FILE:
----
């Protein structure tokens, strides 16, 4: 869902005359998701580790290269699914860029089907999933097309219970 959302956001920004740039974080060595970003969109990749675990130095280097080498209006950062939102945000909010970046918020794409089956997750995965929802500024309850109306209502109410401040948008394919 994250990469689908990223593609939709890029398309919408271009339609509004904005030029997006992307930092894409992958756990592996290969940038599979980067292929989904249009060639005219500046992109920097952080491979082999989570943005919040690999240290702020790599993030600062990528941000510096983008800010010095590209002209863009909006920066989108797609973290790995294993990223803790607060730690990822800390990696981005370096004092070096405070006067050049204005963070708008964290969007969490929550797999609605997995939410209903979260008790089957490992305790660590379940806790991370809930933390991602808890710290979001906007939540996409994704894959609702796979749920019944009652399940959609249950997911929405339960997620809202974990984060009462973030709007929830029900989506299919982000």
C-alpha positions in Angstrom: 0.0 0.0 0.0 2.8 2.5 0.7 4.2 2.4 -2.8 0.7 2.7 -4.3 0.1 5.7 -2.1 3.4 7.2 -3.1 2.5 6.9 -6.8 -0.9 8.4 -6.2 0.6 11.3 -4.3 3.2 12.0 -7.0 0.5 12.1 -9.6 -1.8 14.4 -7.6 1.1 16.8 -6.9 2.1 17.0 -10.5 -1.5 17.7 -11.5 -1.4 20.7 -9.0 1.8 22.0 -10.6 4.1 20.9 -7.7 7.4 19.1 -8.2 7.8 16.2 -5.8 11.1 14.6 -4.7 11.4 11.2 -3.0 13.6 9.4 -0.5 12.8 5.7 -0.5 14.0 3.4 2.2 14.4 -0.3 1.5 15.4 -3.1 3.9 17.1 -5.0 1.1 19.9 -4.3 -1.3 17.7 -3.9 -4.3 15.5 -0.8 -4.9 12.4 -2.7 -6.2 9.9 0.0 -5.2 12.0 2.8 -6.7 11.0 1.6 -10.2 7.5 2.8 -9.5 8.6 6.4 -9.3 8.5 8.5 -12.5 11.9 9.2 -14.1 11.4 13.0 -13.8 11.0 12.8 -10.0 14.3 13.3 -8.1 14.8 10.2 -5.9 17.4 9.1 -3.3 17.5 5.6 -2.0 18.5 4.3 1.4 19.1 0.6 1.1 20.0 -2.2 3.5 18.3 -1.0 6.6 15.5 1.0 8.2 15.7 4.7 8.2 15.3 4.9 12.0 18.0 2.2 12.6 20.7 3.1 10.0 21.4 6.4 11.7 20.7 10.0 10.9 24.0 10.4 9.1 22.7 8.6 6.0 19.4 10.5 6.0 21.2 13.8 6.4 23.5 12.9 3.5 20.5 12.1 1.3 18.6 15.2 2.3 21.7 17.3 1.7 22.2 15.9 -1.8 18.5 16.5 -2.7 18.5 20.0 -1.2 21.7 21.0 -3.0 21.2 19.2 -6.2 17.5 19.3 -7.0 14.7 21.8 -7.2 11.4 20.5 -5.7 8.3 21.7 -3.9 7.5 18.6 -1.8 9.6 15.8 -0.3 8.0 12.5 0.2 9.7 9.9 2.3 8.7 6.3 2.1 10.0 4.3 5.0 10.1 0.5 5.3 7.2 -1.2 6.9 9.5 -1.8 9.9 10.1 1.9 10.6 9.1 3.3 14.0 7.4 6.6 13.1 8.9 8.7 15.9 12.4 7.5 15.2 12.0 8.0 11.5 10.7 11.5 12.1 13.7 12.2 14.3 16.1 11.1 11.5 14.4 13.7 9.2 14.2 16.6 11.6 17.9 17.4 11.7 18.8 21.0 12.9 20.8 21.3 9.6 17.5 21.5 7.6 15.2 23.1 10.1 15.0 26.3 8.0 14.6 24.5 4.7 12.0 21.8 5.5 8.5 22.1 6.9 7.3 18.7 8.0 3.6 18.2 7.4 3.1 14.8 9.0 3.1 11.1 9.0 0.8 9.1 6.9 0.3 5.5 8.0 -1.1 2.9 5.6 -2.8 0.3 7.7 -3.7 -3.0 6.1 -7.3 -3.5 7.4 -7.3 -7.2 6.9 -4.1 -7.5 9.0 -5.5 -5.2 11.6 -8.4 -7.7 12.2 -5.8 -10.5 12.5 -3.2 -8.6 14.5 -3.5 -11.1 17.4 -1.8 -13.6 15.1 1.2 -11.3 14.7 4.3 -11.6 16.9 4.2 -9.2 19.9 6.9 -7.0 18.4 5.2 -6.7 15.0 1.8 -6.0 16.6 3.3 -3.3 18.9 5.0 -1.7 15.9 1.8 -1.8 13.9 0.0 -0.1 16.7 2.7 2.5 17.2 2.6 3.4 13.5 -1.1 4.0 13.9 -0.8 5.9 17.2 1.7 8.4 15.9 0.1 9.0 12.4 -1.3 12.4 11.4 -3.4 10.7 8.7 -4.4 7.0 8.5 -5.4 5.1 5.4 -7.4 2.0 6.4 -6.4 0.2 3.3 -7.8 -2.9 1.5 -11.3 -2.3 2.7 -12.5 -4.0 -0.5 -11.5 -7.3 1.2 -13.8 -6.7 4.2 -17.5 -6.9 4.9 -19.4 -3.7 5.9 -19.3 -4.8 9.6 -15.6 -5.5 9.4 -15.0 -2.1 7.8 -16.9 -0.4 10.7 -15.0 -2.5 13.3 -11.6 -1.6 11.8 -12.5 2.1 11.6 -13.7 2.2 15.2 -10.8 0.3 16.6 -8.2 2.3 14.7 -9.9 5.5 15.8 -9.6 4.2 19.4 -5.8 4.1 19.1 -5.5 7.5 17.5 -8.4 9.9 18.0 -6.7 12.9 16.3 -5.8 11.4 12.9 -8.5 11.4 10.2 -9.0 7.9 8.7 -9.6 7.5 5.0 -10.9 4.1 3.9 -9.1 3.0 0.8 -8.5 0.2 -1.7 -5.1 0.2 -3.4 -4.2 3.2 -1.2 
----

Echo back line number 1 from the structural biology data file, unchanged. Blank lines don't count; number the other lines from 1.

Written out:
């Protein structure tokens, strides 16, 4: 869902005359998701580790290269699914860029089907999933097309219970 959302956001920004740039974080060595970003969109990749675990130095280097080498209006950062939102945000909010970046918020794409089956997750995965929802500024309850109306209502109410401040948008394919 994250990469689908990223593609939709890029398309919408271009339609509004904005030029997006992307930092894409992958756990592996290969940038599979980067292929989904249009060639005219500046992109920097952080491979082999989570943005919040690999240290702020790599993030600062990528941000510096983008800010010095590209002209863009909006920066989108797609973290790995294993990223803790607060730690990822800390990696981005370096004092070096405070006067050049204005963070708008964290969007969490929550797999609605997995939410209903979260008790089957490992305790660590379940806790991370809930933390991602808890710290979001906007939540996409994704894959609702796979749920019944009652399940959609249950997911929405339960997620809202974990984060009462973030709007929830029900989506299919982000």